Historian Hellbeck found a cache of diaries in newly opened Soviet archives that overturns easy assumptions about the inner lives of people subjected to totalitarian rule...Their eloquent, self-critical, and affecting diaries reveal how seriously they took the government's exhortations not merely to conform outwardly to communist precepts but also to fully internalize them. Each believed that self-improvement, sacrifice, reeducation, and endurance were intrinsic to the success of the revolution. Loneliness, fear, and an ever-widening divide between ideology and reality made life increasingly harrowing for these determined, sometimes ruthless citizens, and their trust and conviction make Stalin's terror all the more heinous.-- (05/01/2006)
How do tyrants succeed? Their monstrous ability to secure absolute power over a nation can't be based solely on fear. Ambition and some sort of twisted idealism or romanticism must also be involved. Historian Jochen Hellbeck found striking explanations for this mystery in an astonishing cache of Soviet diaries that radically challenge our notions about totalitarian rule...The humanity expressed in these diaries makes the crimes of Stalin and his followers all the more heinous...[Hellbeck's] thinking is cogent, his command of Russian history fluent, his deductions galvanizing, and his fascination with and empathy for the people he portrays compelling and thought-provoking.-- (06/01/2006)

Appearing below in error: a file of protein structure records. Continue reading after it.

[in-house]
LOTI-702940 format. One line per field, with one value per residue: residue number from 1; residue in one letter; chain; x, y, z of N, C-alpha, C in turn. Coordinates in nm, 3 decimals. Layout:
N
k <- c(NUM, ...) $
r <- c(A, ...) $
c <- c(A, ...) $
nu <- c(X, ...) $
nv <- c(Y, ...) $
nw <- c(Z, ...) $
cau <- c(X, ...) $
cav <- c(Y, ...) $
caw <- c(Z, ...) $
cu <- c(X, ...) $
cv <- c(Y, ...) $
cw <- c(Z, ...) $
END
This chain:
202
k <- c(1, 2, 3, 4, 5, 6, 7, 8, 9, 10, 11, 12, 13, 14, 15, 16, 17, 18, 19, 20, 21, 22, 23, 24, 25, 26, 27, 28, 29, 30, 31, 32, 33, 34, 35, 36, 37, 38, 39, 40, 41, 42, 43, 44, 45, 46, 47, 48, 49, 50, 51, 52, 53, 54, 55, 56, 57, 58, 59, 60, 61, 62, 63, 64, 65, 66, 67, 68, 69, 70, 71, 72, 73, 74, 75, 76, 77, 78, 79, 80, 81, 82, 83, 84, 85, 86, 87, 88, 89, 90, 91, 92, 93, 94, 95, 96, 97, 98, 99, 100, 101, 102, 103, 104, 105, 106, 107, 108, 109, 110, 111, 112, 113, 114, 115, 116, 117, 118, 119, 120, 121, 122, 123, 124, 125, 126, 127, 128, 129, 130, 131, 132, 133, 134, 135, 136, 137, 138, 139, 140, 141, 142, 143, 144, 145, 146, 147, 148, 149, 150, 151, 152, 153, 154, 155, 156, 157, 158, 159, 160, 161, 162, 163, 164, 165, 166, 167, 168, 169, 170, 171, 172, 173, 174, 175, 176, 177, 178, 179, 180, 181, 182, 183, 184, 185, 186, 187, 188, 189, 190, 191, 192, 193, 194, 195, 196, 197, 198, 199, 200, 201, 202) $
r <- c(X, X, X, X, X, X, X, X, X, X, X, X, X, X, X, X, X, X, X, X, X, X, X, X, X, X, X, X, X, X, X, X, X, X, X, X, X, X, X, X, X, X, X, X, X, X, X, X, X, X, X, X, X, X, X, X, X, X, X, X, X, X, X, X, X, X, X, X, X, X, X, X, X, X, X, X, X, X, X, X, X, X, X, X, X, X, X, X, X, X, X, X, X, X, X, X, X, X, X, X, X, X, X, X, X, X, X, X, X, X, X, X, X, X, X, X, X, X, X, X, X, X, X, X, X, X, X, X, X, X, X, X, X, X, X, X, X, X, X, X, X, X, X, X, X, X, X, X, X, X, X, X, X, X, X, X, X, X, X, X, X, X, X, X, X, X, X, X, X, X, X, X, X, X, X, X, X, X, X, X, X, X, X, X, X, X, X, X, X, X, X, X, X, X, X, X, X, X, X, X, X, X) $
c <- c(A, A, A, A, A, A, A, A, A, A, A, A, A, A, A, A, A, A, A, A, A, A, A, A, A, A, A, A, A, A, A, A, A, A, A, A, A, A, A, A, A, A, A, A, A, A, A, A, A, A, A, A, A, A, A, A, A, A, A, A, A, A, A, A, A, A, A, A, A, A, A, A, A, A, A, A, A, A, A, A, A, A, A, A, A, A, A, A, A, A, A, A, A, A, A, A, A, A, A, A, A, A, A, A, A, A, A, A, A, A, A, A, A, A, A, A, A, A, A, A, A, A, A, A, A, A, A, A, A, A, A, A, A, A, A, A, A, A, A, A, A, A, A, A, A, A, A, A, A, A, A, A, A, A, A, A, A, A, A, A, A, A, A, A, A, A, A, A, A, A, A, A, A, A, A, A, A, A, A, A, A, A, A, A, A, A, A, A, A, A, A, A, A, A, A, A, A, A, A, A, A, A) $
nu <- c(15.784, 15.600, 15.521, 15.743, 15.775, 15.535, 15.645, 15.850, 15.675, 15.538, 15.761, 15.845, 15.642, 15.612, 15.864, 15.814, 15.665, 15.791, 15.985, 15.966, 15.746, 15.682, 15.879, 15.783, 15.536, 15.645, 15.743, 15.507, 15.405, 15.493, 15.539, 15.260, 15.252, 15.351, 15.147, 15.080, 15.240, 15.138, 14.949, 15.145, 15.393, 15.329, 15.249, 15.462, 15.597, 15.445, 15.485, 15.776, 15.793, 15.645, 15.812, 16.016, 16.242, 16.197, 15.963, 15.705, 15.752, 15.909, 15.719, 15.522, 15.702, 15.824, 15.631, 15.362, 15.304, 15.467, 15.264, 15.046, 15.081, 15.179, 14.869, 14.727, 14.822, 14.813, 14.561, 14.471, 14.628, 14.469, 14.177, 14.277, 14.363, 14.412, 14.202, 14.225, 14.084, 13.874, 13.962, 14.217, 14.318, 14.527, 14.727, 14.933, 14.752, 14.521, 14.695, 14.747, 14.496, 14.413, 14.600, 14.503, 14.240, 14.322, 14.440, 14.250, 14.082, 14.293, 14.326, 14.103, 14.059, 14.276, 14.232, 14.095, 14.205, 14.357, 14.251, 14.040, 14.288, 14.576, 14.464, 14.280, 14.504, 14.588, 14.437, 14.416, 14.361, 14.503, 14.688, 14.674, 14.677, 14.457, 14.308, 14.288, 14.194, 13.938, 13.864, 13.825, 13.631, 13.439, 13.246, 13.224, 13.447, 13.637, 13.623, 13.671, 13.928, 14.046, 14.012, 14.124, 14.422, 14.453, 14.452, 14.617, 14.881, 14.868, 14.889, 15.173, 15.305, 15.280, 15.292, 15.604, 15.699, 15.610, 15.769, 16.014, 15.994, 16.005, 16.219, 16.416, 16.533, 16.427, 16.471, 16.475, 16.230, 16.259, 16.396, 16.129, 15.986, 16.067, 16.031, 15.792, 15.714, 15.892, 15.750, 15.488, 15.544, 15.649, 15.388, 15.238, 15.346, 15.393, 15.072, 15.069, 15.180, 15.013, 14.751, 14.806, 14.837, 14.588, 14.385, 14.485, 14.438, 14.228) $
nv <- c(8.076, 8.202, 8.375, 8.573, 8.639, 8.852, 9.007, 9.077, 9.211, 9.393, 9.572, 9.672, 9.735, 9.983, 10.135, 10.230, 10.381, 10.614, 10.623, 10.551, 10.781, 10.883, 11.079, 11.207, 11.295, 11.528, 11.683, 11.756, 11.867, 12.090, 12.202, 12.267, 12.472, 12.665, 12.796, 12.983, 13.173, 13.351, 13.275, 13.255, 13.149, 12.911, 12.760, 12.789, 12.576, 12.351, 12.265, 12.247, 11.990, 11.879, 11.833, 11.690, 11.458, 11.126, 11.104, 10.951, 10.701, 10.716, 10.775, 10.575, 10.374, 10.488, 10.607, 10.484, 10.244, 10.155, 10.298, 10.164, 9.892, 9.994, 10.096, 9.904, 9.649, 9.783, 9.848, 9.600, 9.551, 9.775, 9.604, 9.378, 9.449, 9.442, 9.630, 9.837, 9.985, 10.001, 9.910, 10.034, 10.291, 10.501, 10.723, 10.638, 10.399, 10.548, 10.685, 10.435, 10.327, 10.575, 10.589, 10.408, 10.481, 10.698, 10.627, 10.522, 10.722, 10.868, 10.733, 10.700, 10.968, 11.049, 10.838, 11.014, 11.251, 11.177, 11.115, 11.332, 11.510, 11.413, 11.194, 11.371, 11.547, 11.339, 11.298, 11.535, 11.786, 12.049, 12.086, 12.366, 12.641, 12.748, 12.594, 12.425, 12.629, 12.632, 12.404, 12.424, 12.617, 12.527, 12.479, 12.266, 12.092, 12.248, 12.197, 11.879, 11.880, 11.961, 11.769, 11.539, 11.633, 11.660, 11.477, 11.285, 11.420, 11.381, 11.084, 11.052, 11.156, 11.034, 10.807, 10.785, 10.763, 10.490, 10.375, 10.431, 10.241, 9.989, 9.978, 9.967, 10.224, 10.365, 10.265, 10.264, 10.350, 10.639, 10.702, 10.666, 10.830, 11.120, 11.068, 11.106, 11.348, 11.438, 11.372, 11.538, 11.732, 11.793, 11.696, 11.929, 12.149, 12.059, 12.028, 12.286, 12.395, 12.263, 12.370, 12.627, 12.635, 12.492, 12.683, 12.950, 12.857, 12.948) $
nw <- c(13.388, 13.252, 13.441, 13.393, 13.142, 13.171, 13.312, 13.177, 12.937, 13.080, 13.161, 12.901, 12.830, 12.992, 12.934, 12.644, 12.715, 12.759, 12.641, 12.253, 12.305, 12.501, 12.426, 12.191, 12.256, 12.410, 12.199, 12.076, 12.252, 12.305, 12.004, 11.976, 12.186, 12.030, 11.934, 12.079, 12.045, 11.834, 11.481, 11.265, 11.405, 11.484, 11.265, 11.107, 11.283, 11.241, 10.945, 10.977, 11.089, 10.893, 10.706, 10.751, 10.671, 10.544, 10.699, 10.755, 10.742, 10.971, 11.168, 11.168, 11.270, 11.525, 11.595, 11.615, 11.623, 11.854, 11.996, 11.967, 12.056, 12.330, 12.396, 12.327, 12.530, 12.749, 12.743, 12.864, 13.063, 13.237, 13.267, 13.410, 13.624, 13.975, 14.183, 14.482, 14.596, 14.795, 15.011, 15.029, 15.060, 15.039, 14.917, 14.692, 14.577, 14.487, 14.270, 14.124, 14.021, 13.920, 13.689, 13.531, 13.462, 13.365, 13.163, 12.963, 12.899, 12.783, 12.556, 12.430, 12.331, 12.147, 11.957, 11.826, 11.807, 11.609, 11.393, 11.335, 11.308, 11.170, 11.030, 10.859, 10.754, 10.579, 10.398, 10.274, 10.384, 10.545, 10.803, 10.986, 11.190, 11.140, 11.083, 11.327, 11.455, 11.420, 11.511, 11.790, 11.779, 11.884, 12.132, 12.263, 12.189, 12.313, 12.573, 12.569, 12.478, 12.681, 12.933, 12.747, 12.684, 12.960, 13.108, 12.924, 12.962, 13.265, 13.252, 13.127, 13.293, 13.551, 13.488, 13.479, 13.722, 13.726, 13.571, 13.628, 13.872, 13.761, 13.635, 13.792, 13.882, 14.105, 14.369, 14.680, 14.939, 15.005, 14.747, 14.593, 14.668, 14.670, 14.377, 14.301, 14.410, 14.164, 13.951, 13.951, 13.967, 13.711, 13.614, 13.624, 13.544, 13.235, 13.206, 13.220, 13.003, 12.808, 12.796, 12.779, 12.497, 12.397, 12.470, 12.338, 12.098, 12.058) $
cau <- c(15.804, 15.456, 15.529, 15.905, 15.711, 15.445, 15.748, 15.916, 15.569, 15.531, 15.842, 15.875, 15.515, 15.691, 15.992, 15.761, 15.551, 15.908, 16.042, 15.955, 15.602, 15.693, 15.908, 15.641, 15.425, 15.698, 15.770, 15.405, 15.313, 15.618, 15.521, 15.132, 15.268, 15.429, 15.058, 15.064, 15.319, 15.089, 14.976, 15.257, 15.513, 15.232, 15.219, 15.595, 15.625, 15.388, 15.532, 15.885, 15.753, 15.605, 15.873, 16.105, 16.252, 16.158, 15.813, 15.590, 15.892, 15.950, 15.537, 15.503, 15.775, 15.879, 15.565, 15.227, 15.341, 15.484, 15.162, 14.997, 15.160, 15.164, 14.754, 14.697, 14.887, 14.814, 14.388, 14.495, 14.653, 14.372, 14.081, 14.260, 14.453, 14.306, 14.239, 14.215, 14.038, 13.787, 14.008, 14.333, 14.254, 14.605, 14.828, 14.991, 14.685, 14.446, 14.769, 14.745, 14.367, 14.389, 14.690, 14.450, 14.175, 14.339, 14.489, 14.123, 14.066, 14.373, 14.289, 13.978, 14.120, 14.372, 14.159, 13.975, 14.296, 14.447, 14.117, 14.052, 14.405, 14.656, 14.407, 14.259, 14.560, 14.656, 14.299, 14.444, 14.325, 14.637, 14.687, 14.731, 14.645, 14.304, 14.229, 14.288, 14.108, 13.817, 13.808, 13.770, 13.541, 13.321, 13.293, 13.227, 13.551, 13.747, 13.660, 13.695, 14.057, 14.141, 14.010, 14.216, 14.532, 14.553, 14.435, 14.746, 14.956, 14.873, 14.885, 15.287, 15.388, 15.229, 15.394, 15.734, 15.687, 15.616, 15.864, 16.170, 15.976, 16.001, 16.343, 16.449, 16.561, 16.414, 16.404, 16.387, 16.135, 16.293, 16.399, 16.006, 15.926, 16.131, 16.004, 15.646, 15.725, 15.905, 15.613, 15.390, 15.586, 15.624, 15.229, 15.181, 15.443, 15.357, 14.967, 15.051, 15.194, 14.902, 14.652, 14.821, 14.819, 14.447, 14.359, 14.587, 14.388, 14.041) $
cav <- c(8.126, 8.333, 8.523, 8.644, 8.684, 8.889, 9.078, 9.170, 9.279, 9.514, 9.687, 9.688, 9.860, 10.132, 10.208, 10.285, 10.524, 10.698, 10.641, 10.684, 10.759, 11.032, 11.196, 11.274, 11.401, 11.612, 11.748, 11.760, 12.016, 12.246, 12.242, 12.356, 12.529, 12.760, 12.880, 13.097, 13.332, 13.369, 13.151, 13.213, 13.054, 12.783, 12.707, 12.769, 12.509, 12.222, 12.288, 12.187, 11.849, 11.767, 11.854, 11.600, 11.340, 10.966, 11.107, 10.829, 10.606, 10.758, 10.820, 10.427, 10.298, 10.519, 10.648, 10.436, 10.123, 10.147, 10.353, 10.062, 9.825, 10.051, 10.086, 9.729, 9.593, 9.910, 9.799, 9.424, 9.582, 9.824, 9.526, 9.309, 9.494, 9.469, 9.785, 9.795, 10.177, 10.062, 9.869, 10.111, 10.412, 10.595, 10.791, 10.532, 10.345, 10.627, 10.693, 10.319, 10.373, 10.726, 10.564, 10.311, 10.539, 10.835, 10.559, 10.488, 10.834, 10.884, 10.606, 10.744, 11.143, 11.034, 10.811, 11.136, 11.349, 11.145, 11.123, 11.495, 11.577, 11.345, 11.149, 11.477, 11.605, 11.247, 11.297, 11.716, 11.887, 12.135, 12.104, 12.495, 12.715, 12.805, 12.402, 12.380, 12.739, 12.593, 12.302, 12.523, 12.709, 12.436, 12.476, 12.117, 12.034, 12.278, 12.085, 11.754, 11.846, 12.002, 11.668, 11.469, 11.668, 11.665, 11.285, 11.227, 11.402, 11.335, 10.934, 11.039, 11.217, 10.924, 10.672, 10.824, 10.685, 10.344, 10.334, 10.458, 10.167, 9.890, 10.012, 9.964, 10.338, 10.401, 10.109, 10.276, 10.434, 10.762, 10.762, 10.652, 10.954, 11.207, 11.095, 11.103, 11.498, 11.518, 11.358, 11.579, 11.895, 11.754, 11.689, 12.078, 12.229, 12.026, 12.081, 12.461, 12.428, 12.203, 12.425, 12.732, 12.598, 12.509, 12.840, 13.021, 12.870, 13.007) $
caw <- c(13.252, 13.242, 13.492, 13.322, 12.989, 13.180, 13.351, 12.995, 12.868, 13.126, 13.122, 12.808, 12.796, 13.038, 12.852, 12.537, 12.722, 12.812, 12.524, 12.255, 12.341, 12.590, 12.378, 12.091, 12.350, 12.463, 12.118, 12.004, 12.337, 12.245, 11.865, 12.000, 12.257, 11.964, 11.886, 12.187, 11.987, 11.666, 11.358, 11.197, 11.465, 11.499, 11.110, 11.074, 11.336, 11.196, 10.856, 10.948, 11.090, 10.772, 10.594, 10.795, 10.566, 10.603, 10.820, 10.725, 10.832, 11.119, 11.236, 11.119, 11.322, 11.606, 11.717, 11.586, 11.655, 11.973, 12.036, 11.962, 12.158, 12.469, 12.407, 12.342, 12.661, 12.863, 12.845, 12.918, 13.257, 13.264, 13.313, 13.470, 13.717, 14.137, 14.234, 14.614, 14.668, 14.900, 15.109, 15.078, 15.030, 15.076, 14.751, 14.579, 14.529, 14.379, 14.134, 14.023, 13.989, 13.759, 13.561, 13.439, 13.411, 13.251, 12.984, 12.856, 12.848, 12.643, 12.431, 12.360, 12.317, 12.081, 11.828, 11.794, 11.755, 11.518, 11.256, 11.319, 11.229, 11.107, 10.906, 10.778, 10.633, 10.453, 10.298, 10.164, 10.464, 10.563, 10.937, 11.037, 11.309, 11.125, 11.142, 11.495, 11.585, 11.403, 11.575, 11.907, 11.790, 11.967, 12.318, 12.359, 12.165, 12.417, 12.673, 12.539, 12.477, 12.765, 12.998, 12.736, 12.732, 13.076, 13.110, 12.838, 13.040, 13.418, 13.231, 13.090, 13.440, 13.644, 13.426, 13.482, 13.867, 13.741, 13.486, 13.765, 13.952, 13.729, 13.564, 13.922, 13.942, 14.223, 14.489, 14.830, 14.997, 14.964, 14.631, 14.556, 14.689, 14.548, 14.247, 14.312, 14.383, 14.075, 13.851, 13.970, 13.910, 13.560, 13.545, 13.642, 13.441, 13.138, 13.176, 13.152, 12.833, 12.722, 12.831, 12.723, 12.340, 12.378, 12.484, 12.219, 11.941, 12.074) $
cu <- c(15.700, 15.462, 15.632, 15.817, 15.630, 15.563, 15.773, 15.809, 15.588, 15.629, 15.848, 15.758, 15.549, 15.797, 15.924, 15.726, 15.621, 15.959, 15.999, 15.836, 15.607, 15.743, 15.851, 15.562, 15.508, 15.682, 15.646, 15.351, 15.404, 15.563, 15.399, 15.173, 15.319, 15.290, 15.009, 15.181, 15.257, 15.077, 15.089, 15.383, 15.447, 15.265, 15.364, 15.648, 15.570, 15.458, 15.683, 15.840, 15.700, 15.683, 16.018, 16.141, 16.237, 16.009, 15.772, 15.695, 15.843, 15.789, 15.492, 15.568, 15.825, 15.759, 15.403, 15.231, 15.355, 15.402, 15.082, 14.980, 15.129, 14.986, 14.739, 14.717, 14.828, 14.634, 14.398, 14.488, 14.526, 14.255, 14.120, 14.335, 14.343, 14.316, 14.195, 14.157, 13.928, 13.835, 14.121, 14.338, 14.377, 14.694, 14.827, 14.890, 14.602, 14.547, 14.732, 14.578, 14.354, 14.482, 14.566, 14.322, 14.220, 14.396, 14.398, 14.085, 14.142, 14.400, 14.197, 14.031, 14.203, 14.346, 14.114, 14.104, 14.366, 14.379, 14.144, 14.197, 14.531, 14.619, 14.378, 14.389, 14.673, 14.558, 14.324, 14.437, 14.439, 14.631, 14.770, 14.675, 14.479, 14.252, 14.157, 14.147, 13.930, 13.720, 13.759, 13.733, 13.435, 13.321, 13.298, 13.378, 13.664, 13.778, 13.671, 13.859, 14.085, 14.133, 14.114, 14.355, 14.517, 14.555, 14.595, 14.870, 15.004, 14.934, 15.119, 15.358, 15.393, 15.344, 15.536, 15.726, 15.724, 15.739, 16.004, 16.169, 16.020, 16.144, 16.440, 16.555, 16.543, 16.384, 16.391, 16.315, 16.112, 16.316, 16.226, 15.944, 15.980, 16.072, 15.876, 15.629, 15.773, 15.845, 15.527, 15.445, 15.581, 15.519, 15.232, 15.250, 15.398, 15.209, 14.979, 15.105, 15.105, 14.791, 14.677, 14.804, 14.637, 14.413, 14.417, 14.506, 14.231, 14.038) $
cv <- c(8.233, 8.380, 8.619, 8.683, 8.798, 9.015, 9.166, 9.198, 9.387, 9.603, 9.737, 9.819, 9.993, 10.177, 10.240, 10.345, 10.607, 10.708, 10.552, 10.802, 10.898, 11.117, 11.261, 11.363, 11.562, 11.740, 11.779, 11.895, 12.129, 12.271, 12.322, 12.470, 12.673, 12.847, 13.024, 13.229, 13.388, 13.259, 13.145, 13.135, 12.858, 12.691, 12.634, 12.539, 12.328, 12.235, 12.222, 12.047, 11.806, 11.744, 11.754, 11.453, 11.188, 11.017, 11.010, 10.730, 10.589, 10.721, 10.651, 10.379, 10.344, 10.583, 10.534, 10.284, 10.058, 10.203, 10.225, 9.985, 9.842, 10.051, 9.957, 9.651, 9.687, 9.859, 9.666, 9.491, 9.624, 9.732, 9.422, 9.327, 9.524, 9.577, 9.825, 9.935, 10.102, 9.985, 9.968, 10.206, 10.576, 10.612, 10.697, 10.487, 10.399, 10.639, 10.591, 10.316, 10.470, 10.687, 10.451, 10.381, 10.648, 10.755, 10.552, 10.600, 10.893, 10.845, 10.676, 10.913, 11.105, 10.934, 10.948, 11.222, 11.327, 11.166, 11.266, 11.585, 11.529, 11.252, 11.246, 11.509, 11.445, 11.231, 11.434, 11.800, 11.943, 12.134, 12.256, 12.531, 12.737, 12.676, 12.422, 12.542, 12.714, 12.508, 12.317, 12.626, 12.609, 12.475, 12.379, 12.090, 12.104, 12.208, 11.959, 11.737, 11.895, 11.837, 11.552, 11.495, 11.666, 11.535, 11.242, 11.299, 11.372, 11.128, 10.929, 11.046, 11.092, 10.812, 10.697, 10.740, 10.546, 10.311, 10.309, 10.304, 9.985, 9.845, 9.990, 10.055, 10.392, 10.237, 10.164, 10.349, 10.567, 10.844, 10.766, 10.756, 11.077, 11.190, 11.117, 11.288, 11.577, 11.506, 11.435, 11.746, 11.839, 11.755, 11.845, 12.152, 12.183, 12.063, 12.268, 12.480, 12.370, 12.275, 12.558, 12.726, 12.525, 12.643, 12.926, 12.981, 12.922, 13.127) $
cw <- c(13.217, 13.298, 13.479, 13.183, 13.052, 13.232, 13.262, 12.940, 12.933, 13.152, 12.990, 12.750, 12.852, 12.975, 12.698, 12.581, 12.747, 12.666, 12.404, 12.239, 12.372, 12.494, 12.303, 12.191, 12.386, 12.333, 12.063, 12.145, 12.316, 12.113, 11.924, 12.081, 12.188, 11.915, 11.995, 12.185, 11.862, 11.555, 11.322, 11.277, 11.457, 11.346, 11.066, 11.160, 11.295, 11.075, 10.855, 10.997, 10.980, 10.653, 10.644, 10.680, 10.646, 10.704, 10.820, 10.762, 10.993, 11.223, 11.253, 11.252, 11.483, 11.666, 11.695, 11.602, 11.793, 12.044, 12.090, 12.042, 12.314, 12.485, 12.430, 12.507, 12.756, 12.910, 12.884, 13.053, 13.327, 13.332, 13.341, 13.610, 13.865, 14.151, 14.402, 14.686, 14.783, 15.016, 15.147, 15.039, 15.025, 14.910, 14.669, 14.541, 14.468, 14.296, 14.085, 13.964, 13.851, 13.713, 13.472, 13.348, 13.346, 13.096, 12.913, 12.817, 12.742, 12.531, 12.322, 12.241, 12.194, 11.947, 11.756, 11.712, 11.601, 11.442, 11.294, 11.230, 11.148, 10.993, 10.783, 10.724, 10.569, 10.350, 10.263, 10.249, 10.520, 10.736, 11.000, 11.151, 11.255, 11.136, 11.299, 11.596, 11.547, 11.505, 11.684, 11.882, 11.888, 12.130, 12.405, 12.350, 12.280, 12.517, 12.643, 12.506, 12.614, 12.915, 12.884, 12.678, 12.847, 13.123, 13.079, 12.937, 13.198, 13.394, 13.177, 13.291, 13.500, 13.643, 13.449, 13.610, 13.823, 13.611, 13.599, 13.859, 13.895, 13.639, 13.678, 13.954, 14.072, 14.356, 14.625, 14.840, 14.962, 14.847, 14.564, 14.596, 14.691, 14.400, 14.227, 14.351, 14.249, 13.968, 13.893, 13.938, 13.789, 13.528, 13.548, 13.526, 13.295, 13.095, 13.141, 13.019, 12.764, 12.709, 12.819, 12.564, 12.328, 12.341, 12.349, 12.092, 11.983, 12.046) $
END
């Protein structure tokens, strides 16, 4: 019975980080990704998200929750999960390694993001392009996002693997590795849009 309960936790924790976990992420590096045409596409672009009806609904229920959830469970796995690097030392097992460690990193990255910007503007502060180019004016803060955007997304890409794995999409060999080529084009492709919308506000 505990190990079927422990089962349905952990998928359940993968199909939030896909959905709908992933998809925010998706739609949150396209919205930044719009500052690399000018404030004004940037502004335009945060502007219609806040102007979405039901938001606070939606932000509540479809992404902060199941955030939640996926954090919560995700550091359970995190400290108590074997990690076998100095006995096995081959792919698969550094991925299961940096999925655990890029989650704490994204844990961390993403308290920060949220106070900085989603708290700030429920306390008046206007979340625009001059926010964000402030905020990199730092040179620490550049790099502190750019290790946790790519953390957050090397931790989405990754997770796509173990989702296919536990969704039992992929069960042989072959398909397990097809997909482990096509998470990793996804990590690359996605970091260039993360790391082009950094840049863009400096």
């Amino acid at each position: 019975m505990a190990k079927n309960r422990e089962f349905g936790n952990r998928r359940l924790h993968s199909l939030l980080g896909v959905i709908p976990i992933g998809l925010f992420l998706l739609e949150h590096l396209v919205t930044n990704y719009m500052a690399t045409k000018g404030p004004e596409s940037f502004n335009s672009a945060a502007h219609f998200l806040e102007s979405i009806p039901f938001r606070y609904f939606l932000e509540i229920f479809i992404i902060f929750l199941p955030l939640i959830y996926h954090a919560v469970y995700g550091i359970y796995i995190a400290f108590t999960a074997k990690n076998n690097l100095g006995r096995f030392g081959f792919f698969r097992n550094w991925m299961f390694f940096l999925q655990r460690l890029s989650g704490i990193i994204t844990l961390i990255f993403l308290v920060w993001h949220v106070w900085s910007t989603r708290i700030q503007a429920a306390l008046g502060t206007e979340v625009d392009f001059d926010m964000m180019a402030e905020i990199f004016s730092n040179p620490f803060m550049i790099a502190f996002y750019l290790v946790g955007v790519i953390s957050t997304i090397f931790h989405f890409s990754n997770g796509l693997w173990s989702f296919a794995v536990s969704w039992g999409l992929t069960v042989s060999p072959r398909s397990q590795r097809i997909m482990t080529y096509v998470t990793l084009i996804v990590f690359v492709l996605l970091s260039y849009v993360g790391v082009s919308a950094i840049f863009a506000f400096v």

[A] fascinating book...Hellbeck's analysis of his diarists is first-rate, and his enthusiasm for his subject is infectious...This book helps us to understand a particular Soviet mindset of the 1930s...It suggests an intriguing way of understanding the over-the-top enthusiasm that the Soviet regime inspired among some of its citizens in the 1930s.-- (08/28/2006)
The principal service of Jochen Hellbeck's Revolution on My Mind is that it transports us back to that earlier, impassioned revolutionary Soviet Union, a time of epic hope and energy, when the transformation of man and history seemed imminent...Insightful and intelligent...He delivers much that is fresh and useful...This book takes the reader back to those nearly unimaginable times.-- (08/25/2006)
Hellbeck's attempt to situate the Bolshevik project of self-transformation within this wider cultural and historical perspective (a dimension too often lacking in Western studies of the Soviet era) is one of the outstanding virtues of his impressive book. Never overburdening his narrative with theorizing, his sensitive and sympathetic approach allows his subjects to speak for themselves, expressing sometimes a repulsive indifference to the fate of Stalin's victims, sometimes a tragic struggle to rationalize the destruction of friends or family accused of ludicrous crimes...His study adds an important dimension to the work done by other scholars to throw light on the psychological reasons behind the collusion of moral idealists in the extreme violence of the Stalin years...One can hope that Hellbeck will follow the present fine study with a sequel.-- (04/26/2007)
The study consists of texts and analysis of diaries written during Stalin's rule in the time of collectivization, purges, and labor camps. The diaries show, if taken at face value, a disturbing compulsion to conform; they show that the Cheka's coercive methods had worked on large numbers of Soviet citizens.-- (06/01/2007)
Jochen Hellbeck has opened up a new way into the private inner world of the Stalin years, a world to which former schools of Soviet history didn't pay much attention...There can't now be a cultural history of the 20th century that ignores the experience of forging the self under the conditions of Communist--and especially Stalinist--rule.-- (08/16/2007)